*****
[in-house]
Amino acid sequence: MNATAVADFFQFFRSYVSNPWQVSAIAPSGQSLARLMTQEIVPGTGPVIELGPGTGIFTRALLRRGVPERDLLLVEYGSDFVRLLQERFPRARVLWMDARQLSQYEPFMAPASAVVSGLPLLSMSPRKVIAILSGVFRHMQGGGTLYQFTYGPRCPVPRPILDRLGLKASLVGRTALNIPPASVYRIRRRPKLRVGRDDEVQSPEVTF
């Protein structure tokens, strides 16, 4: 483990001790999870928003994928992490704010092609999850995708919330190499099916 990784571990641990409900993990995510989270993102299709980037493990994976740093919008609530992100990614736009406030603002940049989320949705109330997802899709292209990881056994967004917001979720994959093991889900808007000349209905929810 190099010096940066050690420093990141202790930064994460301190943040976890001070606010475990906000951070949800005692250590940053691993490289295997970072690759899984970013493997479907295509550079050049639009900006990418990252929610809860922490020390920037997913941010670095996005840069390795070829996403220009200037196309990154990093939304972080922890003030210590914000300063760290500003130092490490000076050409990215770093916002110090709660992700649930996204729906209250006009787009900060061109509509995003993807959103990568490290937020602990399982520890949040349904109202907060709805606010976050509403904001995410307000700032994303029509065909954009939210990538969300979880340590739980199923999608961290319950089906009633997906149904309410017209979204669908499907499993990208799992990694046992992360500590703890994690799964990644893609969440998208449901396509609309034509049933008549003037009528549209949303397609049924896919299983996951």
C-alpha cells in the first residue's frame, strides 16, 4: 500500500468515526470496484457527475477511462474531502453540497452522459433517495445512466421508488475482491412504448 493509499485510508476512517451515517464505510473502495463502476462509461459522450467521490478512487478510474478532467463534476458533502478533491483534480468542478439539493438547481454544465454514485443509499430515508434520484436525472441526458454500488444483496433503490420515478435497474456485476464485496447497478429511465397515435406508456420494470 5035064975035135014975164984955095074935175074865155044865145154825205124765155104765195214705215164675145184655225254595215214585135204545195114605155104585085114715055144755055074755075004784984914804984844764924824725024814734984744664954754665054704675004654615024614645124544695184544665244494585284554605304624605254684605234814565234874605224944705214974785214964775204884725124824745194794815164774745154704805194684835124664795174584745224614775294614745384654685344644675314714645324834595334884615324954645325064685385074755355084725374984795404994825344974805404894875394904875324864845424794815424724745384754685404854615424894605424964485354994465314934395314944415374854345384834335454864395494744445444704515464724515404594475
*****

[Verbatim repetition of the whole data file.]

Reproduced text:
[in-house]
Amino acid sequence: MNATAVADFFQFFRSYVSNPWQVSAIAPSGQSLARLMTQEIVPGTGPVIELGPGTGIFTRALLRRGVPERDLLLVEYGSDFVRLLQERFPRARVLWMDARQLSQYEPFMAPASAVVSGLPLLSMSPRKVIAILSGVFRHMQGGGTLYQFTYGPRCPVPRPILDRLGLKASLVGRTALNIPPASVYRIRRRPKLRVGRDDEVQSPEVTF
């Protein structure tokens, strides 16, 4: 483990001790999870928003994928992490704010092609999850995708919330190499099916 990784571990641990409900993990995510989270993102299709980037493990994976740093919008609530992100990614736009406030603002940049989320949705109330997802899709292209990881056994967004917001979720994959093991889900808007000349209905929810 190099010096940066050690420093990141202790930064994460301190943040976890001070606010475990906000951070949800005692250590940053691993490289295997970072690759899984970013493997479907295509550079050049639009900006990418990252929610809860922490020390920037997913941010670095996005840069390795070829996403220009200037196309990154990093939304972080922890003030210590914000300063760290500003130092490490000076050409990215770093916002110090709660992700649930996204729906209250006009787009900060061109509509995003993807959103990568490290937020602990399982520890949040349904109202907060709805606010976050509403904001995410307000700032994303029509065909954009939210990538969300979880340590739980199923999608961290319950089906009633997906149904309410017209979204669908499907499993990208799992990694046992992360500590703890994690799964990644893609969440998208449901396509609309034509049933008549003037009528549209949303397609049924896919299983996951």
C-alpha cells in the first residue's frame, strides 16, 4: 500500500468515526470496484457527475477511462474531502453540497452522459433517495445512466421508488475482491412504448 493509499485510508476512517451515517464505510473502495463502476462509461459522450467521490478512487478510474478532467463534476458533502478533491483534480468542478439539493438547481454544465454514485443509499430515508434520484436525472441526458454500488444483496433503490420515478435497474456485476464485496447497478429511465397515435406508456420494470 5035064975035135014975164984955095074935175074865155044865145154825205124765155104765195214705215164675145184655225254595215214585135204545195114605155104585085114715055144755055074755075004784984914804984844764924824725024814734984744664954754665054704675004654615024614645124544695184544665244494585284554605304624605254684605234814565234874605224944705214974785214964775204884725124824745194794815164774745154704805194684835124664795174584745224614775294614745384654685344644675314714645324834595334884615324954645325064685385074755355084725374984795404994825344974805404894875394904875324864845424794815424724745384754685404854615424894605424964485354994465314934395314944415374854345384834335454864395494744445444704515464724515404594475